Category Archives: News & Media

I hate this

It makes me feel dirty. I’ve already posted one link to Facebook, and balked at posting another, because I hate it, and it makes me feel dirty.

But if I don’t, then I’m standing by and letting liars and bullies have the last word about what happened to the poor child, and I’m letting them tar me with their slanderous, defamatory brush, and I’m letting them abuse her memory almost as badly as her body was abused in life. Insult added to injury, when injury was horriffic enough.

You need to know that Khyra Ishaq was not home educated. Many news articles have implied that she was, over the last nine months or so, though I am relieved to note that most of them have dropped that angle, when it became apparent that she wasn’t. The BBC, however, are still touting the line of the Labour machine, that she was home educated, that there was nothing the authorities could do, that the only thing that could have saved her was the introduction of the faltering legislation that has this week been signed off by the Commons, and moved on to the Lords.

Guess what, folks? It isn’t true. So much of it isn’t true, it’s difficult to know where to start, but let’s start with “Was Khyra home educated?”

When a child is registered to a school, and the parents wish to end that arrangement, there is a set procedure. It is laid down in law, it is neither difficult nor complicated, but it is necessary. The parents must write to the school, stating clearly that the child is to be taken off the roll, since s/he will, from that point forward, be recieving their education at home.

It has to be a letter. It doesn’t have to be recorded delivery, though some would recommend that it should be, as protection from accusations of truancy amid claims that letter did not arrive. It just has to be a letter, and it has to be sent to the school.

On receipt of the letter, the head has a legal responsibility to notify the local authority. What the LA choose to do with the information does vary from area to area, but generally speaking, parents are likely to hear from them within a few weeks, with a request for some reassurance that education is taking place.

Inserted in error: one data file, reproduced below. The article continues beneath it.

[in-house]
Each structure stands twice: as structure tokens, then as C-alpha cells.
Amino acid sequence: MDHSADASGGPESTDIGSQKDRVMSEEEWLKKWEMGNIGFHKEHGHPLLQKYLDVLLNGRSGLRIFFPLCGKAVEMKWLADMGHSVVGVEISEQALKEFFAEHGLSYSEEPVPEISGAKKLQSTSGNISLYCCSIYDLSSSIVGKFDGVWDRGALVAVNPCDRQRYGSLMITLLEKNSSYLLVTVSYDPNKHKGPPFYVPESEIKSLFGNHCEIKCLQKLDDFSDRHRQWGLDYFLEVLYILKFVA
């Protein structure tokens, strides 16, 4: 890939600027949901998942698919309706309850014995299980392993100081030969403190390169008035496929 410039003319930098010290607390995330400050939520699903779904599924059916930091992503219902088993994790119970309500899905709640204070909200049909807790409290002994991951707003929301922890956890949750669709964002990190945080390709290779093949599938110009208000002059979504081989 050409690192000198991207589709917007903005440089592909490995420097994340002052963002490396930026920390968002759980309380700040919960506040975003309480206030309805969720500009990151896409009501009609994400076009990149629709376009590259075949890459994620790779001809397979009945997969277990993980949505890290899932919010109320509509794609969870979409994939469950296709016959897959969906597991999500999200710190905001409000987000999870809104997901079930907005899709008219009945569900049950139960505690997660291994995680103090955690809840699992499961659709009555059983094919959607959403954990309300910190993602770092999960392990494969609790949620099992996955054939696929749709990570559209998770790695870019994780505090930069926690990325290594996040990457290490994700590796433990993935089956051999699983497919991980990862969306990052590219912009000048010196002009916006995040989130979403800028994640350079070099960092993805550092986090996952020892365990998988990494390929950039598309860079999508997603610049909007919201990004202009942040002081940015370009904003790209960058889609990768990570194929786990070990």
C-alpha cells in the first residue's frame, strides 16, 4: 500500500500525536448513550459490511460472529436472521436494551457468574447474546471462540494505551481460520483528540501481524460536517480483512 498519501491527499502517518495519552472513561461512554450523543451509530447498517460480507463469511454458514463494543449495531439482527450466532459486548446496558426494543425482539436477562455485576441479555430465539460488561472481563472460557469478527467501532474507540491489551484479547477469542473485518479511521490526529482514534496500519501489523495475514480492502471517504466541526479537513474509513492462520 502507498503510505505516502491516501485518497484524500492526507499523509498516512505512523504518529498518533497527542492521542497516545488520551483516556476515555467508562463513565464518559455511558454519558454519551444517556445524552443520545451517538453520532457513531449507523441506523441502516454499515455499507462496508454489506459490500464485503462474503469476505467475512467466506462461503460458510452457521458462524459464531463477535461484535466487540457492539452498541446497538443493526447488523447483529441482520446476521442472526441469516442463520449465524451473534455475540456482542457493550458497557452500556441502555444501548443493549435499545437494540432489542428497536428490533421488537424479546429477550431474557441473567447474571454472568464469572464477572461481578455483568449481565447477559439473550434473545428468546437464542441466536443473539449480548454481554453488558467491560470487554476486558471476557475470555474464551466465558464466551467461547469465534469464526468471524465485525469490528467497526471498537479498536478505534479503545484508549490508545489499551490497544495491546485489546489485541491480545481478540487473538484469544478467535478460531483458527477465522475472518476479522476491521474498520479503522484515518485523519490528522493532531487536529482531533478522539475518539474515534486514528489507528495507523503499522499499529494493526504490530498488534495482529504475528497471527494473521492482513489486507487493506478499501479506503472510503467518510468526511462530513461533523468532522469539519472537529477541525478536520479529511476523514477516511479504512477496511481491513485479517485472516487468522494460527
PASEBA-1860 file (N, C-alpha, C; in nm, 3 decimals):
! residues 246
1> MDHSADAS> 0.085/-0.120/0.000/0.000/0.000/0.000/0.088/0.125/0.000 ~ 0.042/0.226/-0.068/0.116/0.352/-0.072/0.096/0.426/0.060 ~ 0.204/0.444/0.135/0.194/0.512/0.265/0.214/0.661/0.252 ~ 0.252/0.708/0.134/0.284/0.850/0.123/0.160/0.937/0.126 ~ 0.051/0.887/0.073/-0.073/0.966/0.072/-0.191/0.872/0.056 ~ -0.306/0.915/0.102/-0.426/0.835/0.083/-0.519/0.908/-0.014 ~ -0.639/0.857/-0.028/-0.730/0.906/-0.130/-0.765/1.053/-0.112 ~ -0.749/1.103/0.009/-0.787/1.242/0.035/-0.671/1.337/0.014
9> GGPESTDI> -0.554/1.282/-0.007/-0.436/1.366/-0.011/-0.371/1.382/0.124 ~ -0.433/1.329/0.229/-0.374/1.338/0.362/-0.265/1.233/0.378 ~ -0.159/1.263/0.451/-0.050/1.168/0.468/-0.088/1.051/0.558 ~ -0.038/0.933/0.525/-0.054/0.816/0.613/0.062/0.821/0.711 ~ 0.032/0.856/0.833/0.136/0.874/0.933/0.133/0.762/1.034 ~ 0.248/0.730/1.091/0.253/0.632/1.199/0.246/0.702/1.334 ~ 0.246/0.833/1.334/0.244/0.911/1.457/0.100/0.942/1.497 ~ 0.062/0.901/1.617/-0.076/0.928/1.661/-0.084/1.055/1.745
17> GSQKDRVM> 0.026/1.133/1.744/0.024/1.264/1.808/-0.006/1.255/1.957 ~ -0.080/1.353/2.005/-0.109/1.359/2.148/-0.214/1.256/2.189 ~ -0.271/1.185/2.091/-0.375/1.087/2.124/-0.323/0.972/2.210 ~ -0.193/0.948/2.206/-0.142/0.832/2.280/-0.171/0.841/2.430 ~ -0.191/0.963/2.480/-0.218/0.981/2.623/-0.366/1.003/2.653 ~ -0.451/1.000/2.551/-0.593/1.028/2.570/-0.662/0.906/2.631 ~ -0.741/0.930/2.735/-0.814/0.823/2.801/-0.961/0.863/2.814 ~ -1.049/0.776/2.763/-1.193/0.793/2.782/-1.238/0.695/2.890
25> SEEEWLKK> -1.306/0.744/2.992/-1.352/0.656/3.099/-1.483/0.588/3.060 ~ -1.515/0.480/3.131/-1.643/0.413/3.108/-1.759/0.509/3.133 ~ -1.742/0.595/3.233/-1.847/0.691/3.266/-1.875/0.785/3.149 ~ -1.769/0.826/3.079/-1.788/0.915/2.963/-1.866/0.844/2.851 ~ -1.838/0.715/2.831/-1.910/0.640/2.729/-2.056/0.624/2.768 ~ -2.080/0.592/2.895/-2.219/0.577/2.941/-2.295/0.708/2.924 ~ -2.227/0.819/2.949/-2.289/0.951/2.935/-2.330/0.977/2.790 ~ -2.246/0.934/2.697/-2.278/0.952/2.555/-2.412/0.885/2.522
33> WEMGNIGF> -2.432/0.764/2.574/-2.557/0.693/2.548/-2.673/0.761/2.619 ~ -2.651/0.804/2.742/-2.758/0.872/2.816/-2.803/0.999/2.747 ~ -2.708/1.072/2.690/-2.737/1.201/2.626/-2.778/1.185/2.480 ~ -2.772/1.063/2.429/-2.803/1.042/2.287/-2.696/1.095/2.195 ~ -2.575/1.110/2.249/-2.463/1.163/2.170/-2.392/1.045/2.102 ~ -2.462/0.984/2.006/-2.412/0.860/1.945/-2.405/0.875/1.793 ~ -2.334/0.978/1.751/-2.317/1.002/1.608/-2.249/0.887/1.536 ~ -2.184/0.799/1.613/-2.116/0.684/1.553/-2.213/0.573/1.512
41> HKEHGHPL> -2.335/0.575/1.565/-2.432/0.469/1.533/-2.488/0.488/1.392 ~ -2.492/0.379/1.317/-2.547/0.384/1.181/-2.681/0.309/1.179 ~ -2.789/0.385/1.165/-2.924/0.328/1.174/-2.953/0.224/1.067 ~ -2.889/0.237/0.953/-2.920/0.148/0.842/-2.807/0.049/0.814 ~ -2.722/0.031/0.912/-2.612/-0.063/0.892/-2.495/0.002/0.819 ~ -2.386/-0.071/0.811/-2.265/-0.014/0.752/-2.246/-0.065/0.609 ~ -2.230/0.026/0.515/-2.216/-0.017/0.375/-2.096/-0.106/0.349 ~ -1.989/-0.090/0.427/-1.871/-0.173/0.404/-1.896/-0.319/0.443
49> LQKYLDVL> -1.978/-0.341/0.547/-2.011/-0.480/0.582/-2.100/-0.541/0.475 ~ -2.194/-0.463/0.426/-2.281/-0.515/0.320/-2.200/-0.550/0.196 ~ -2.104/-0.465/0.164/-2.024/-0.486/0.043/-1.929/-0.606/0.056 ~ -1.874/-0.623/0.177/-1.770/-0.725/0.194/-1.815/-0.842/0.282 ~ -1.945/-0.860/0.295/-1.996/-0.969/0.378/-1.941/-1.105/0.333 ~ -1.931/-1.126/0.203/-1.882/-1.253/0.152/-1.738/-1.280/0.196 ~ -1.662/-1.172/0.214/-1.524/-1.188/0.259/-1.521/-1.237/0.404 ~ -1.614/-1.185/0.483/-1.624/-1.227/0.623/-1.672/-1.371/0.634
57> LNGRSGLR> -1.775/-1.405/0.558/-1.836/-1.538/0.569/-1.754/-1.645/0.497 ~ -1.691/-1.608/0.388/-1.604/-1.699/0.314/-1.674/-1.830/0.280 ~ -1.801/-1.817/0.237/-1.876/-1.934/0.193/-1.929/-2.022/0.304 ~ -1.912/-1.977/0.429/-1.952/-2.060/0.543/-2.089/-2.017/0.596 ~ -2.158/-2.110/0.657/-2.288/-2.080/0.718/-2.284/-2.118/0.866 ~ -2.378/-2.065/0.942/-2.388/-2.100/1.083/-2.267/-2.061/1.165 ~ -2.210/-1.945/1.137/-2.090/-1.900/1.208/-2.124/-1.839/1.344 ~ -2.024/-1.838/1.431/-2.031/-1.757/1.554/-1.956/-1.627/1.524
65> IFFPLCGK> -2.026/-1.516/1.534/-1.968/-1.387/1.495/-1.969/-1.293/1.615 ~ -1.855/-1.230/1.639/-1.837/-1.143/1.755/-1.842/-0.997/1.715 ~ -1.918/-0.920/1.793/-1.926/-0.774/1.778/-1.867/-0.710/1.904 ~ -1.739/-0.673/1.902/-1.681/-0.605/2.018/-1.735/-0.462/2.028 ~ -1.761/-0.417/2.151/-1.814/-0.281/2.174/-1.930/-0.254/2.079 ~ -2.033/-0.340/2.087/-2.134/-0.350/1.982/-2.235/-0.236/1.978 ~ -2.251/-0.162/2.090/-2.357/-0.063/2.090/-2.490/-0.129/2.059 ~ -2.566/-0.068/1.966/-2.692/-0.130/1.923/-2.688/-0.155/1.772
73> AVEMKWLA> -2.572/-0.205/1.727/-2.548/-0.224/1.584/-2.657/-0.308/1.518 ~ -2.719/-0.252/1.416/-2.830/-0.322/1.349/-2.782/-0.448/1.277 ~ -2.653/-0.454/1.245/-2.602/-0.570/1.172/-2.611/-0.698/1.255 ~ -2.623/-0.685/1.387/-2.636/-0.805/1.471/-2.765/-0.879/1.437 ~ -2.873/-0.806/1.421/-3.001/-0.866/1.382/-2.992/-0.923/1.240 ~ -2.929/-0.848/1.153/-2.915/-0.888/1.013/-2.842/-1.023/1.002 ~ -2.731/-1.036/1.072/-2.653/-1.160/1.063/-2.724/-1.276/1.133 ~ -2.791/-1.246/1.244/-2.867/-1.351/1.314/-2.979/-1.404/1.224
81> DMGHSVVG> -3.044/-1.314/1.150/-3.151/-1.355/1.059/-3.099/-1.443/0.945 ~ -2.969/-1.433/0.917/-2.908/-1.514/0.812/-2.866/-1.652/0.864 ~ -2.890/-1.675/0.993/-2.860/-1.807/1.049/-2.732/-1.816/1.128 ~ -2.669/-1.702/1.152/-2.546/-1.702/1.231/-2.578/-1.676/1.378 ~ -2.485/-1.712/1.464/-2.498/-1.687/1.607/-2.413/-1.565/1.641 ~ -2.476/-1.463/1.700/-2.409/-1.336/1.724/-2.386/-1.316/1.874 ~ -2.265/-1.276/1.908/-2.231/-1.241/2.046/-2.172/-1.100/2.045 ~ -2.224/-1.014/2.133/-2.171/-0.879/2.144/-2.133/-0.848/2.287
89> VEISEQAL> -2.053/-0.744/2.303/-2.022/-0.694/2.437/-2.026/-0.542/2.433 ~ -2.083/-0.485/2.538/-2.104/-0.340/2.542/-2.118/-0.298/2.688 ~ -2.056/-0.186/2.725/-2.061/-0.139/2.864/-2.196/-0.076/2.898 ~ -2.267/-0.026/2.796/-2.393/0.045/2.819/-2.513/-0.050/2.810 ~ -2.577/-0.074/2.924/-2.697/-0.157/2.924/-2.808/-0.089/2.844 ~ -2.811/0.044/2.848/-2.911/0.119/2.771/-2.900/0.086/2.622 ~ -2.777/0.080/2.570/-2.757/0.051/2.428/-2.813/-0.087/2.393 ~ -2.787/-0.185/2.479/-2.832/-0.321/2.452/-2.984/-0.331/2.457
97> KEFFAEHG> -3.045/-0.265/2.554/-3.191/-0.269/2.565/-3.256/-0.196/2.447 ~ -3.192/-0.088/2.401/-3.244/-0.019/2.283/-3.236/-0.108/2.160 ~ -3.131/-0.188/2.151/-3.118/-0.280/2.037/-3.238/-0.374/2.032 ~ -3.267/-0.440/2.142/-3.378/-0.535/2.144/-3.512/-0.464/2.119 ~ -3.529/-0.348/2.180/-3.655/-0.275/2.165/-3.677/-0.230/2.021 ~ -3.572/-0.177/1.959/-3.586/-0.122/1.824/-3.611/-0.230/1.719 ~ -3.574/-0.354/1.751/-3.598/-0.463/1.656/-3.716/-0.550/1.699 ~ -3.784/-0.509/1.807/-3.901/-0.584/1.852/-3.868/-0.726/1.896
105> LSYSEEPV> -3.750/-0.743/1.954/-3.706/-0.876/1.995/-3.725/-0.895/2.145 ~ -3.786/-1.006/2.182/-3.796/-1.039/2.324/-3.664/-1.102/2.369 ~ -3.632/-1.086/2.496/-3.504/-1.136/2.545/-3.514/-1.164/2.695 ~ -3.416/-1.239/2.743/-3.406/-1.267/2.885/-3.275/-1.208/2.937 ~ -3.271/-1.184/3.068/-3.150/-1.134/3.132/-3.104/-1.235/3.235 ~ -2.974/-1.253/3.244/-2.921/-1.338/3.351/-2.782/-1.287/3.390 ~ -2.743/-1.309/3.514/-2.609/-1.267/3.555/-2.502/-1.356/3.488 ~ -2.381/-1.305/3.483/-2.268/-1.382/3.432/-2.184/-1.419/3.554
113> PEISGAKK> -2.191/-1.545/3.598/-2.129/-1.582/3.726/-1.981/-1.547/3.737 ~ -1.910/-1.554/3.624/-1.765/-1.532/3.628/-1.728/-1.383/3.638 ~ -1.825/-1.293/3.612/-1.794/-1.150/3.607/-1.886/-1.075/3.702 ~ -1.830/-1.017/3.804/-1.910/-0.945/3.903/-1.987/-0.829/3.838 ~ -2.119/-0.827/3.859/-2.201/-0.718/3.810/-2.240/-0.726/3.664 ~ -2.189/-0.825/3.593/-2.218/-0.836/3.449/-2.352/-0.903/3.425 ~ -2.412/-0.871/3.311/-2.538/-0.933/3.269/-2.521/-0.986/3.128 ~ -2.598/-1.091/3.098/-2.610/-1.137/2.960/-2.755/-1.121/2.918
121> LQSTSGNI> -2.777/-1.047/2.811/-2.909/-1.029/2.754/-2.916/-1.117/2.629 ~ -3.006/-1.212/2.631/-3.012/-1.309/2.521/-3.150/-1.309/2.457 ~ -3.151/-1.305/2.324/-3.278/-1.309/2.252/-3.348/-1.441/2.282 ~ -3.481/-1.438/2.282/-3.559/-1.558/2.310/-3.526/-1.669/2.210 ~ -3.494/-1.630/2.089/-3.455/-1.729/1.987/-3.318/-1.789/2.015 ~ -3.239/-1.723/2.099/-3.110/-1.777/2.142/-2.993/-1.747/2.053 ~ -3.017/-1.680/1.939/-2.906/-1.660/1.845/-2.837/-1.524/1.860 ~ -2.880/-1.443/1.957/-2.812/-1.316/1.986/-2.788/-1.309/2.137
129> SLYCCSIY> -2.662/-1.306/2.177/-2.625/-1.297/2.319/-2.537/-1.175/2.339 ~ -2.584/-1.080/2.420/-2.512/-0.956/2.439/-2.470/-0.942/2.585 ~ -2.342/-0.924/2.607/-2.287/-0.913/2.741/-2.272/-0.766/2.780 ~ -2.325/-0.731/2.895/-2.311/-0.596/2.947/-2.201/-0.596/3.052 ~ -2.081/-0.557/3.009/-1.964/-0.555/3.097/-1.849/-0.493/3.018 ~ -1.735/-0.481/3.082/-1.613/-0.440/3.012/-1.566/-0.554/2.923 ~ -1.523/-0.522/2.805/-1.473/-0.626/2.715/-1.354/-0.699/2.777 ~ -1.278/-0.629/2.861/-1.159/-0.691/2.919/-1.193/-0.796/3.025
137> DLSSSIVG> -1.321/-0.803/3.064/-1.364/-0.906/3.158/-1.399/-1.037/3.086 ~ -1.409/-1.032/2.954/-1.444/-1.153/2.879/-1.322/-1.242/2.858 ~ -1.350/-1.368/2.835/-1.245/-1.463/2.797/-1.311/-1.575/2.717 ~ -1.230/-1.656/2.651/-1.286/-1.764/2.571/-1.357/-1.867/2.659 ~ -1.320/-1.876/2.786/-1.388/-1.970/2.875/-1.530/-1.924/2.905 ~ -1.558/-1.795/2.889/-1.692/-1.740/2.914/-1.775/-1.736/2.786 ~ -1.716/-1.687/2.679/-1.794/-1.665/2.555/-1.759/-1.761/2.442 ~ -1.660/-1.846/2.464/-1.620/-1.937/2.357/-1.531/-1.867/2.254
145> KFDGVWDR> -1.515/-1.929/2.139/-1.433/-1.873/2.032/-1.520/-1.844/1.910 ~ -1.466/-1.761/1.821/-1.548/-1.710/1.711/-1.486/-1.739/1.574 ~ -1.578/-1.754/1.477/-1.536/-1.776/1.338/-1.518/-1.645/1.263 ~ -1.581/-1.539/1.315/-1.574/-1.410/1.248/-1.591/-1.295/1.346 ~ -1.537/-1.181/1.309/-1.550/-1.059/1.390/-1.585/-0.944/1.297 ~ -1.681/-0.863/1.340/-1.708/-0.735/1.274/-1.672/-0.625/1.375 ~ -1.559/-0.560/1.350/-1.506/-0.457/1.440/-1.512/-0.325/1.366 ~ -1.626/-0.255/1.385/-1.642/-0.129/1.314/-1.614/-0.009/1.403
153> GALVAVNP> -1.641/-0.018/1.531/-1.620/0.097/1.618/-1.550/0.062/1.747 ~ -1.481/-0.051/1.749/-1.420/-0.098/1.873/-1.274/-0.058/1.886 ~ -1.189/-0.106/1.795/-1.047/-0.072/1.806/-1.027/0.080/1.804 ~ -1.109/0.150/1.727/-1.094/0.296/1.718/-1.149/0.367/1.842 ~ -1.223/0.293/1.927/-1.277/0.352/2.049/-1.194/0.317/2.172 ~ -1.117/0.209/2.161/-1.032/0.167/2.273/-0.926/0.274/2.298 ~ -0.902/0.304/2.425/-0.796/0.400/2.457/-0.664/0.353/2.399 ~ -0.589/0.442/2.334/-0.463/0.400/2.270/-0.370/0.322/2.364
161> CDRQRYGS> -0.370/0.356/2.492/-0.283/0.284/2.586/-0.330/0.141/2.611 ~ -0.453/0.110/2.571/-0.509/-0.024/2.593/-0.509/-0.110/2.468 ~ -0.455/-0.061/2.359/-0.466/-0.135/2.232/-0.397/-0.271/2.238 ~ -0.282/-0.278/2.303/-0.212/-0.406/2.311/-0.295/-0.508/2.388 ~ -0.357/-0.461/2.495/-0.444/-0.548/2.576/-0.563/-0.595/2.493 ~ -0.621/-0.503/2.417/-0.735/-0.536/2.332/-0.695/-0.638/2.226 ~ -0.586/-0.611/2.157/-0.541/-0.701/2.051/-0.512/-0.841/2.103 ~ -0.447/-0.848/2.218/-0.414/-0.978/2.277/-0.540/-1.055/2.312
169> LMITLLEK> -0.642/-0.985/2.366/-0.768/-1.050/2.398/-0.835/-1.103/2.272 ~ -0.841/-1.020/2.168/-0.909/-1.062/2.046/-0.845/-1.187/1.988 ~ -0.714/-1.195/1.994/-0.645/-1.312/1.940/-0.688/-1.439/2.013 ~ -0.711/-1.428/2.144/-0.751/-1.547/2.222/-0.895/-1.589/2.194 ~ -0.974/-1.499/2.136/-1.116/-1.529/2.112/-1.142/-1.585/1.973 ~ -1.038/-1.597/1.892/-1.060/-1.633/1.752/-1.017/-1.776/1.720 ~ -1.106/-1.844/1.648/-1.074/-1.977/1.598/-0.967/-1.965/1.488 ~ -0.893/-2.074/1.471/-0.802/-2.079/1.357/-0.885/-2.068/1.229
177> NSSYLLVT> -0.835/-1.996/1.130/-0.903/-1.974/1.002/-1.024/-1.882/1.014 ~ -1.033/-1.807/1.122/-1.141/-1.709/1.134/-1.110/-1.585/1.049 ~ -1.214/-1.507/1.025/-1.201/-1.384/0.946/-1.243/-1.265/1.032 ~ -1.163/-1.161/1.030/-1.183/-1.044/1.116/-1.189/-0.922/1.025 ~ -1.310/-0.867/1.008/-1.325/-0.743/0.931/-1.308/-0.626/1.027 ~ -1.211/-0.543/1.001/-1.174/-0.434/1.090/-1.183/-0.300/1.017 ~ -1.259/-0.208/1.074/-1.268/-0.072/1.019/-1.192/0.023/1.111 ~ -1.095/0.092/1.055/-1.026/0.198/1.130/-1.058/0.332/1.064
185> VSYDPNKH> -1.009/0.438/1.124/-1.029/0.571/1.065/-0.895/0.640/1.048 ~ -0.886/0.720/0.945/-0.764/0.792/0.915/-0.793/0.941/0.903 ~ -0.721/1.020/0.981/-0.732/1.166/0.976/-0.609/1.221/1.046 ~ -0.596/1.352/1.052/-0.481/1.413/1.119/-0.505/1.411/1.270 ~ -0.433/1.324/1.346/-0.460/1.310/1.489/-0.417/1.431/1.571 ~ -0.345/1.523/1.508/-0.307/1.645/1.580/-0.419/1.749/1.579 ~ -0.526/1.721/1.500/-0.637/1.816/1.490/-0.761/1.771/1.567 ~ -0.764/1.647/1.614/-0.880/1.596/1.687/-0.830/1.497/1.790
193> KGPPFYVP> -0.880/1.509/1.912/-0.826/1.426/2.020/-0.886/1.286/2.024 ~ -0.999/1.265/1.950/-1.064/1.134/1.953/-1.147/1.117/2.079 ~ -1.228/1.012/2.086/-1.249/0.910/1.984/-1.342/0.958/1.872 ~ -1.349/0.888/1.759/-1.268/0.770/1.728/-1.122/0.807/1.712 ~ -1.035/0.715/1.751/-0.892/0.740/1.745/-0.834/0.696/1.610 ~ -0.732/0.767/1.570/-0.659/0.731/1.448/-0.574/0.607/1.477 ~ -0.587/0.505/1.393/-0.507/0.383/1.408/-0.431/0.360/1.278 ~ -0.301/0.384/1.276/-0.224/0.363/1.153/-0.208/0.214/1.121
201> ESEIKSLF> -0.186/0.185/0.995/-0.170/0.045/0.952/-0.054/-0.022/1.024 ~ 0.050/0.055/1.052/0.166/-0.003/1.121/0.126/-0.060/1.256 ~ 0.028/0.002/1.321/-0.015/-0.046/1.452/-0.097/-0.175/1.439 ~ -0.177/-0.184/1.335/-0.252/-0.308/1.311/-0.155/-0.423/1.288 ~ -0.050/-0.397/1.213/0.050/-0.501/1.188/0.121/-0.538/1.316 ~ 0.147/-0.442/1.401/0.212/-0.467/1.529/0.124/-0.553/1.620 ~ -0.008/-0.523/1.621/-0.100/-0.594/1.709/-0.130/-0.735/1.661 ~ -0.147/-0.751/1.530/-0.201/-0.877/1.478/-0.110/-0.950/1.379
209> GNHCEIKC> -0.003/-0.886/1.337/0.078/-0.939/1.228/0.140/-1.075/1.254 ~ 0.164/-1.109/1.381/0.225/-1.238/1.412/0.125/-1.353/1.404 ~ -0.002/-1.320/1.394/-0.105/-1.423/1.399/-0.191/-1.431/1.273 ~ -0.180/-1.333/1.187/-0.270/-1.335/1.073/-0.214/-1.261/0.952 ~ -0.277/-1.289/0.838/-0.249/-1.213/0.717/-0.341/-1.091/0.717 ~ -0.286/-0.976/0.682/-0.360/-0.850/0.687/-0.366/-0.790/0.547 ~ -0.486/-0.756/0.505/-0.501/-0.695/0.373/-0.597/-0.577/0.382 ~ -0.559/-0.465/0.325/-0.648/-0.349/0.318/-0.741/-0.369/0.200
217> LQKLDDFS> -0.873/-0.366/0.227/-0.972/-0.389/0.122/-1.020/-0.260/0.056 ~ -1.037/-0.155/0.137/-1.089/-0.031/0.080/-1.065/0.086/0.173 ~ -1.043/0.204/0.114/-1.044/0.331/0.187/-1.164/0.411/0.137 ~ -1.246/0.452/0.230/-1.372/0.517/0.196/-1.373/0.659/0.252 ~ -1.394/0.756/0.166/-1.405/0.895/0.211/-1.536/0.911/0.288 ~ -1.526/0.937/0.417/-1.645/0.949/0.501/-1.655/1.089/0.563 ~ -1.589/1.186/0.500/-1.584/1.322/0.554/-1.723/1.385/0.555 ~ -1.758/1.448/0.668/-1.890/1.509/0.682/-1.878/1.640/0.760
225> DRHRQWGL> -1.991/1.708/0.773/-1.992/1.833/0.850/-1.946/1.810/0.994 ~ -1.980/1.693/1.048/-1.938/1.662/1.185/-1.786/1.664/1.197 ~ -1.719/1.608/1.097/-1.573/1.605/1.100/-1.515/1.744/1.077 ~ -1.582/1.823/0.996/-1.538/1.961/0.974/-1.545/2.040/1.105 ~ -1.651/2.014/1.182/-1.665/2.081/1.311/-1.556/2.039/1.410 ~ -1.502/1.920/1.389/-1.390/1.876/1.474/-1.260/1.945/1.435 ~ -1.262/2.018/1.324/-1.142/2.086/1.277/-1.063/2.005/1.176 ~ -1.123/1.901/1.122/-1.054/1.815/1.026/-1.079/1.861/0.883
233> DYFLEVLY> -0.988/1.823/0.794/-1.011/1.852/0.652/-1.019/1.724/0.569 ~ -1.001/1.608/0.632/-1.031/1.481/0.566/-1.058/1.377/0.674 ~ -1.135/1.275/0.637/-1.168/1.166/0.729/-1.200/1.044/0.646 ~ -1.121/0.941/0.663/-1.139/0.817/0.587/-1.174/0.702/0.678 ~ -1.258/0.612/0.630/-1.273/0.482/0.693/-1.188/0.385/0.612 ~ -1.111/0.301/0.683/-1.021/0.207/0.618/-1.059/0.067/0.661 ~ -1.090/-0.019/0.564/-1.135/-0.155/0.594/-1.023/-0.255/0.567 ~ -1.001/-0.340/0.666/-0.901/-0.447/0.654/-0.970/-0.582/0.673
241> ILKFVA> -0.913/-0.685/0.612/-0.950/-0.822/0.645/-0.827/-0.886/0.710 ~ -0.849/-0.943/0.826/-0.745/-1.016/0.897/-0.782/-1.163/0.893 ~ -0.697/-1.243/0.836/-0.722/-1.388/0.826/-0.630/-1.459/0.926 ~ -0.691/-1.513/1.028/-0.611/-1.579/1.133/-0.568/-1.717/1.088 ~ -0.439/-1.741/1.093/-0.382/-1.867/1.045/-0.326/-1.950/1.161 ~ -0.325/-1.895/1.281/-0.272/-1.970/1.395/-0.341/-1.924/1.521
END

As far as I can gather, from the various things I have read, including this FOI request, that letter was not sent. But guess what? The local authority didn’t know their own legal procedures, and deregistered her anyway. The school, at one point, had a telephone conversation in which the parents told them of their intention to home educate, but that does not make for a deregistration. The local authority, later, recieved a letter of deregistration, but the local authority CAN’T deregister a child – only the school can. They all muddled their own procedures, and behaved as if she were home educated, but she was not.

For months and months, Khyra was, or should have been, on the roll of her school, but was not attending. She hadn’t gone anywhere, they knew where she was. Teaching staff went to her house to try and see her, but failed. The school, who were actually very worried about her, reported her to social services, who by all accounts, went to the house once, got no answer, and never tried again. The neighbours knew that odd things were going on, including leaving Khyra outside in winter in her underwear, but did not see fit to play the merry hell with social services that really should have been played.

That child was let down – not so much by the school, though some training issues appear to have arisen there, too, but certainly by social services, by her community, and most importantly, BY HER PARENTS.

Guess what, folks? It was her mother, and her mother’s boyfriend, who killed her. Nobody else. It was them. They did it. Nobody stopped them, and plenty of people could have at least tried, but ultimately, their contribution would not have been required if those two people had fulfilled their legal and moral obligation to feed her. To FEED HER, for crying out loud! The blame lies with them.

Where the blame does not lie, is with me. Khyra had a whole community around her, and that community failed to save her. Her father failed to save her. I, however, am not a part of that community. I did not know Khyra. I wasn’t there. There was nothing I could do. It is not my fault.